Output

To date over 30,000 metric tonnes of pre-cooked blended food have been produced for UN organisations, ICRC, NGOs and individual donors. While most of the food has been used within the region, consignments have also been sent to Angola and North Korea. A wide range of recipes has been used to adapt to the differing nutritional needs and the tastes of the recipient populations (always extra sugar for Somalia). While millet and wheat have occasionally been used, the most popular combination of ingredients is 75% maize and 25% soya flour providing 400 Kcal, 14g protein and 7g fat per 100 g dry weight.

Uses

The UNIMIX is used essentially for supplementary feeding programmes for children below 5 years and lactating mothers. However, in situations where general ration deliveries have failed, it is recognised that the supplement is probably eaten by all of the family members.

Within a short period of time, the manufacturing company was requested to produce biscuits for use in emergency situations. This required little extra investment in the existing biscuit factory and so production of high energy and high protein biscuits commenced using a recipe developed with WFP. Again, all local ingredients were used with the exception of the vitamin/mineral pre-mix.

More recently the biscuits and porridge have been used in school feeding programmes. In Kenya more than 50% of children come to school without eating breakfast. They walk an average distance of 5 kms per day. Their first meal is usually ready at noon due to the lengthy cooking time required to prepare traditional food. Furthermore, the meal is usually maize (and sometimes beans) and is, therefore, deficient in micronutrients. As part of the school feeding programme a nutritious drink and high energy biscuits are given in the morning with porridge added at lunch time. All food is fortified with vitamins and minerals so that the two meals provide approximately 2/3 of daily micronutrients requirements for children. Because the food is already partly cooked it requires much less water and firewood for preparation and can therefore be made available early in the morning.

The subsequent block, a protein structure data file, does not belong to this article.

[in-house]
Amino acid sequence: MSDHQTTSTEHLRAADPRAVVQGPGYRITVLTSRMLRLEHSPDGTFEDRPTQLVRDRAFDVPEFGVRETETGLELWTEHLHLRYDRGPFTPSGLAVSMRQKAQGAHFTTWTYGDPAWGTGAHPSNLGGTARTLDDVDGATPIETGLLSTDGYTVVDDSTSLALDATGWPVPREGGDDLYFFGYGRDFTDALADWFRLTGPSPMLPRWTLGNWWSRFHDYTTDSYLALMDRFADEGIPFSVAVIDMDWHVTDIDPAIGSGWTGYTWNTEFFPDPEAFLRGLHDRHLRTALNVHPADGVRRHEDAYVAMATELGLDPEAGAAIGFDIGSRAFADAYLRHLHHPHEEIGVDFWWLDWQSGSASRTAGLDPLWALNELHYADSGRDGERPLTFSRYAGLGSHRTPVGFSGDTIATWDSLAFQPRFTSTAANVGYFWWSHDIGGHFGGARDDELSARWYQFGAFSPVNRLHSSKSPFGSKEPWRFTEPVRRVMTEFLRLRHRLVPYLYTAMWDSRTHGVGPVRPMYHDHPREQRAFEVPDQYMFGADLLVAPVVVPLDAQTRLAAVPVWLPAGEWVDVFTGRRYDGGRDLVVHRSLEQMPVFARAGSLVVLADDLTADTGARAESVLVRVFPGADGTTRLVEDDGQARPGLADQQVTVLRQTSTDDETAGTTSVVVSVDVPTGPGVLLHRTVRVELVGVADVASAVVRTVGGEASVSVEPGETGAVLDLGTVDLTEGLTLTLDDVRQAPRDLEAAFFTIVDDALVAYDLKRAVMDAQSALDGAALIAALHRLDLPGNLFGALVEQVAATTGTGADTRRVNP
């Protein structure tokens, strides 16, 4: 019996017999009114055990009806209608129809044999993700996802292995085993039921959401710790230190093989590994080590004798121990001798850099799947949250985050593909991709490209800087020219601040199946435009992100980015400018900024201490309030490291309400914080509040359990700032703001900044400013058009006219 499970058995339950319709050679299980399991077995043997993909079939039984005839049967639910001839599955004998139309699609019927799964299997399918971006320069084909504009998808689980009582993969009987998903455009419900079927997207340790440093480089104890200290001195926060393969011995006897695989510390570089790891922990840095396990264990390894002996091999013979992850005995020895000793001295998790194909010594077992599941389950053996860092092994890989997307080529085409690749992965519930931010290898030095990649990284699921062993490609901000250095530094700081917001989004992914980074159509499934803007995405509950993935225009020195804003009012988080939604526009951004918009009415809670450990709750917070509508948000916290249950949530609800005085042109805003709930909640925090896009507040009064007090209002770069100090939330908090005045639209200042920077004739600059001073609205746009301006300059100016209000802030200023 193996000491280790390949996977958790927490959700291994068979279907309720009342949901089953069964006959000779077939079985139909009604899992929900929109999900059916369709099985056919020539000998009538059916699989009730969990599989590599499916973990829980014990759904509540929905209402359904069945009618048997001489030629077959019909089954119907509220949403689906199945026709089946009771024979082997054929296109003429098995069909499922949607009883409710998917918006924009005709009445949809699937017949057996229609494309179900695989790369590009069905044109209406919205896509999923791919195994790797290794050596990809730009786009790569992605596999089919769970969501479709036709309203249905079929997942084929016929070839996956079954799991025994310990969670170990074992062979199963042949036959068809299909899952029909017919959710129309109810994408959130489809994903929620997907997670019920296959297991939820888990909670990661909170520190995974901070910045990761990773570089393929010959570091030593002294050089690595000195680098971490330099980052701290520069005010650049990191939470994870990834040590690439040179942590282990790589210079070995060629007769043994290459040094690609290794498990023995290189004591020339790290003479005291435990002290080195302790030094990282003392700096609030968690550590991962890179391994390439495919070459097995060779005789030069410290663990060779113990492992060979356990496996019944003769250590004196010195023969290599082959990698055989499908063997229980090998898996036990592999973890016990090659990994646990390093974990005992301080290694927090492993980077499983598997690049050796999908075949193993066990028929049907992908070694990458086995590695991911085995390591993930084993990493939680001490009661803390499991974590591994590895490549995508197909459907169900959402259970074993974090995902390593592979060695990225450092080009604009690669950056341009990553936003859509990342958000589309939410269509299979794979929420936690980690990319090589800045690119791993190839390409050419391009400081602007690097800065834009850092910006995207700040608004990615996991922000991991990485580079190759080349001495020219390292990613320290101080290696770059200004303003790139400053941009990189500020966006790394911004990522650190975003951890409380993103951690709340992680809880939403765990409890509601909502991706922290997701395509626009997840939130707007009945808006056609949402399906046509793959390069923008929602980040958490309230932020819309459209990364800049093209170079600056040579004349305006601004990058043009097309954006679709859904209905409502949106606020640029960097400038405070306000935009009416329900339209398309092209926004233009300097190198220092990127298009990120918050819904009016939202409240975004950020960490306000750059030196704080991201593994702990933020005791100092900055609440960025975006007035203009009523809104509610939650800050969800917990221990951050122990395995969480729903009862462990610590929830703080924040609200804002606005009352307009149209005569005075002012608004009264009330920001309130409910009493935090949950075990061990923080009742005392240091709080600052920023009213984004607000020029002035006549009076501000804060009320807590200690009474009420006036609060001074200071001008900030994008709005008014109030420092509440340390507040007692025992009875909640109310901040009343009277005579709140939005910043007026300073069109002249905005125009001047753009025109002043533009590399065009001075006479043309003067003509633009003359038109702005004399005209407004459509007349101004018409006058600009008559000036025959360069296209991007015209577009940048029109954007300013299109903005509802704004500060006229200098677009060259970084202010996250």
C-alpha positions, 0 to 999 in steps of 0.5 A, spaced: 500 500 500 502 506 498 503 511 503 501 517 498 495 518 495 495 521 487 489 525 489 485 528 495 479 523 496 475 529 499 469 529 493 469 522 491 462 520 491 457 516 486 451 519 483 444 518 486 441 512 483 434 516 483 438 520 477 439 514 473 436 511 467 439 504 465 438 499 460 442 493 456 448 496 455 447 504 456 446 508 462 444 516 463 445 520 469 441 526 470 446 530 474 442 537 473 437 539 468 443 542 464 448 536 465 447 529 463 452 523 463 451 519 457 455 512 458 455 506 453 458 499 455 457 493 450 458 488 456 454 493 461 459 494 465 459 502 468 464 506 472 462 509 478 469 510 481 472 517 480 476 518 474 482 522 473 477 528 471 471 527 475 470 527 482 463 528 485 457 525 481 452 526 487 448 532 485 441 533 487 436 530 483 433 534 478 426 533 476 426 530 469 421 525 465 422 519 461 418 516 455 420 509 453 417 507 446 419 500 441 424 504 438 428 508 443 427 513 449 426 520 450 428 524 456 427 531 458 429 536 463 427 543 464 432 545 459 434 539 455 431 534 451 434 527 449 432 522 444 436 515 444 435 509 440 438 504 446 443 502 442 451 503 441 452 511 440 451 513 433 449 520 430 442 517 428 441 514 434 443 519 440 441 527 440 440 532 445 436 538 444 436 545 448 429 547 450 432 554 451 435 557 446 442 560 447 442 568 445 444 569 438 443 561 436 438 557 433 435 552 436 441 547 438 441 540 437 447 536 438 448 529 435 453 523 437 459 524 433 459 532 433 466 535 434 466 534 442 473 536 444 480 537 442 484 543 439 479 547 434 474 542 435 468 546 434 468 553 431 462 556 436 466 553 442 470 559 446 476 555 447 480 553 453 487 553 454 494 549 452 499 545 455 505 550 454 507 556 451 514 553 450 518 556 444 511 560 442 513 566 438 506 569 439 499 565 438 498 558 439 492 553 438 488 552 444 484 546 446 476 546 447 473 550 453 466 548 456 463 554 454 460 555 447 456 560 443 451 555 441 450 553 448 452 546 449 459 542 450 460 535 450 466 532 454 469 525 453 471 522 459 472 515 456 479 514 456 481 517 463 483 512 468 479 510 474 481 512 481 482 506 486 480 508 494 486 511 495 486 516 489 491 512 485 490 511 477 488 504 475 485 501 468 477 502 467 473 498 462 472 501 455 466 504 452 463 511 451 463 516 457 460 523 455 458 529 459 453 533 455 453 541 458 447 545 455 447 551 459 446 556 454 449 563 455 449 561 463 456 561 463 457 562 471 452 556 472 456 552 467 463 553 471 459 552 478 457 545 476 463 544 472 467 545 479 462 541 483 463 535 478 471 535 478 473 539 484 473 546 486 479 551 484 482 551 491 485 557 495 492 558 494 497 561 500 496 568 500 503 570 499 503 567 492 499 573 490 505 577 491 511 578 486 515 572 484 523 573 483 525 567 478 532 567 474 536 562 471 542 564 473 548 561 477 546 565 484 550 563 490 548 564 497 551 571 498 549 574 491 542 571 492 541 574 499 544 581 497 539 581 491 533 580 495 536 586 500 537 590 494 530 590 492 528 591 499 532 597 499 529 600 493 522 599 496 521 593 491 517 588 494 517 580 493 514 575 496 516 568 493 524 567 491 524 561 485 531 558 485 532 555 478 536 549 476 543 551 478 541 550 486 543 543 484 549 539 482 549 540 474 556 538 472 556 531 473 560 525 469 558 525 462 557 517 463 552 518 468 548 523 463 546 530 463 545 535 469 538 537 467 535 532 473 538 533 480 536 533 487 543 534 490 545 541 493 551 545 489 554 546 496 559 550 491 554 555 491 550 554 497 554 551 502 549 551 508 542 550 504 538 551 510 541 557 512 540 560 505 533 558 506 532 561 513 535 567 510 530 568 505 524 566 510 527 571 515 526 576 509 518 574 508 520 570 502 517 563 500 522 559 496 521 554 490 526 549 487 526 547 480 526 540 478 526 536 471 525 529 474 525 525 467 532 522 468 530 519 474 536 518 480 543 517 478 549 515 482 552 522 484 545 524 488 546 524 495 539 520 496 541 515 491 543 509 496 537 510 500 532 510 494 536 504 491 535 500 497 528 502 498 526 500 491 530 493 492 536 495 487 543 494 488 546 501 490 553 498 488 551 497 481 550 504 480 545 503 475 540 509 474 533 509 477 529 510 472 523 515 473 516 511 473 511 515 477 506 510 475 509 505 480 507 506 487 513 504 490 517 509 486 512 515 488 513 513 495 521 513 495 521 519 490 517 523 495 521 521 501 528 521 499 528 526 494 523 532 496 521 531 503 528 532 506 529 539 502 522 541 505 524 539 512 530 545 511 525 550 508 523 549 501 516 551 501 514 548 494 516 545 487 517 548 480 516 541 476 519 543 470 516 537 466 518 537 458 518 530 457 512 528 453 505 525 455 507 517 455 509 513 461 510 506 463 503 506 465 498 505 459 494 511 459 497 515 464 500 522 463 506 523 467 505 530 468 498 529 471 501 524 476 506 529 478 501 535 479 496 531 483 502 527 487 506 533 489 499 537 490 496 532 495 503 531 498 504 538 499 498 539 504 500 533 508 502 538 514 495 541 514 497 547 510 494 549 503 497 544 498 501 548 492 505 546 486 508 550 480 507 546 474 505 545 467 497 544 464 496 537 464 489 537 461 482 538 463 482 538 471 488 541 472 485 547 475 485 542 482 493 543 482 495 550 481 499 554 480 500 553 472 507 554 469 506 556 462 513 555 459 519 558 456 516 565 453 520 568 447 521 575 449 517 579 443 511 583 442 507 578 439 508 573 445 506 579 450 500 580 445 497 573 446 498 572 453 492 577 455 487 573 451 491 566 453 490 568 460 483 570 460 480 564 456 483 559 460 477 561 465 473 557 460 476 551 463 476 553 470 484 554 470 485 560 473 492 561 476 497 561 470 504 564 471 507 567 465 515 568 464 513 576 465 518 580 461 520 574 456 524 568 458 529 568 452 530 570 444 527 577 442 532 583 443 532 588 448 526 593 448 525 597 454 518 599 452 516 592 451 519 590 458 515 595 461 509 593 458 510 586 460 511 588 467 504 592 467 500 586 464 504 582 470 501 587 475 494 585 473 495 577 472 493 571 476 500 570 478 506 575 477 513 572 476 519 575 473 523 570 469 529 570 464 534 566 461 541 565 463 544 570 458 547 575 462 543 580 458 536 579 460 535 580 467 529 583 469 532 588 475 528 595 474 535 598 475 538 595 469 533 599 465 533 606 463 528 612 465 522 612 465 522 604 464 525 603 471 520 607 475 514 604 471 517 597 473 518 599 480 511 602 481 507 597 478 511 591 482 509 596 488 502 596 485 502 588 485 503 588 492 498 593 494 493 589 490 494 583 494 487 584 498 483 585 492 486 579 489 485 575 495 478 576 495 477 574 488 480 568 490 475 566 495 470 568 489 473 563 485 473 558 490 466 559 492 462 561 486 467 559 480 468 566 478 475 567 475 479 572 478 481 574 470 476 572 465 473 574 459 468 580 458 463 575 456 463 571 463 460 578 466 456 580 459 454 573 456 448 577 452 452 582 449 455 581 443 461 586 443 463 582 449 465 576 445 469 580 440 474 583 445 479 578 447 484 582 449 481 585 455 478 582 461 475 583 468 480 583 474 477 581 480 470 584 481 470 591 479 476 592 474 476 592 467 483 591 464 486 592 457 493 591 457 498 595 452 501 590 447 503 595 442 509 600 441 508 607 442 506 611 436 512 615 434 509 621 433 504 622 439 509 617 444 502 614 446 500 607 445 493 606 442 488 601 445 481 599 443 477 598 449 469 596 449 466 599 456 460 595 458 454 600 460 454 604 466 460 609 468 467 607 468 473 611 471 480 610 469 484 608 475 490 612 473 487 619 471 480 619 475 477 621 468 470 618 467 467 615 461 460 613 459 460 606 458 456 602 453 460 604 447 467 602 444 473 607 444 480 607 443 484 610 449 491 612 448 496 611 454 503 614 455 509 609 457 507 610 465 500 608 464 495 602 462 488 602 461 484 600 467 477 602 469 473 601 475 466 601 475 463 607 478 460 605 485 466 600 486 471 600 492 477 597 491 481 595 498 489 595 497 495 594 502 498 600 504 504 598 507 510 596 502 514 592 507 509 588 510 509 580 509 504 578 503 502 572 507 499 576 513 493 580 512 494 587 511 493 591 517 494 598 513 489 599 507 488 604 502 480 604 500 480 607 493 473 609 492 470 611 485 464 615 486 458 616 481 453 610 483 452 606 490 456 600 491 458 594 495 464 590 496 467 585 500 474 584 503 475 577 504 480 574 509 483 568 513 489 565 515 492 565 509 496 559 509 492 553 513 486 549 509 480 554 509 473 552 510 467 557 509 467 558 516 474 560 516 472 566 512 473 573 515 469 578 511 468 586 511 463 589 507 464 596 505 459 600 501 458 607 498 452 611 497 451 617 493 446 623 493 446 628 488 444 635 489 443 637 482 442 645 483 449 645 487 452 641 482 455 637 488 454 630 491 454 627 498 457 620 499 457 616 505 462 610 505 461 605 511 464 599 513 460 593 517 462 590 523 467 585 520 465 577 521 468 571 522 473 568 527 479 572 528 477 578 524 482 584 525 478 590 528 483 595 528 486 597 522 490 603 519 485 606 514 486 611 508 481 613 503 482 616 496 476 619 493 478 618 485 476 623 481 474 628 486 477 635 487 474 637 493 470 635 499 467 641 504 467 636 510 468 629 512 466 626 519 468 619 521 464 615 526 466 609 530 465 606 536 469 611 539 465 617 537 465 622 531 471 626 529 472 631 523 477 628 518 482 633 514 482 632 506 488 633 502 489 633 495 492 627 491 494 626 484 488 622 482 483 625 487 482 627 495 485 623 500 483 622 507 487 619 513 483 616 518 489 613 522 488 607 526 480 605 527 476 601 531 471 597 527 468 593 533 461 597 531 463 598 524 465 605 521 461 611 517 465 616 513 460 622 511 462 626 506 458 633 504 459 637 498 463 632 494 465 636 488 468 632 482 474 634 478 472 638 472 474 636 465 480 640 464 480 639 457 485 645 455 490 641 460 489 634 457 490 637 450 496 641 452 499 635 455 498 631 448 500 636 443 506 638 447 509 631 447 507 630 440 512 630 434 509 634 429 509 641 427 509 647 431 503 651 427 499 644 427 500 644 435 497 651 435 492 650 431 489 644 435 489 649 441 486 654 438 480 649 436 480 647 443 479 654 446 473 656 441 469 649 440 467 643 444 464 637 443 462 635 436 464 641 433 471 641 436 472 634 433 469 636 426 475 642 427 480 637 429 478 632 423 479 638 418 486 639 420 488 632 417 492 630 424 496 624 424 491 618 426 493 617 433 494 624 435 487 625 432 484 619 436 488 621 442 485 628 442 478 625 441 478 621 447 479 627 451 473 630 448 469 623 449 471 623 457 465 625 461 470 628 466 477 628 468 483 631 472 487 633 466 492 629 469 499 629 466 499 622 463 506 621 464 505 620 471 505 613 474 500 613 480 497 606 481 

Packaging

Initial packaging for the blended food was in reinforced paper similar to that used for American CSB but in response to cries of desperation from aid workers, who had to cope with tearing and bursting, improved packaging has been developed and has now been in use for over a year. The coated polypropylene bag with inner polythene liner (also produced in Kenya) has the advantage of being stronger and more durable and is capable of withstanding the frequent loading and off-loading encountered in most emergency situations. It is good to hear that the bags also have an after life as shelter material. Packaging of biscuits has been designed to cater for individual situations and is usually in boxes or vacuum sealed tins which ensures a five year shelf life.

Challenges

Meeting the demand

The factory now has the capacity to produce 2,400 tonnes per month and has produced over 30,000 tonnes over the past four years. When in full production, a total of approximately one hundred local workers are employed. Forty of these staff are casual labourers used for handling incoming and outgoing cargo. When production is reduced, the fixed term staff of sixty take over these duties. The need to be flexible and capable of responding to increased demand has an economic cost for the project as in 'slack periods' low production means that less of the fixed costs are covered by revenue.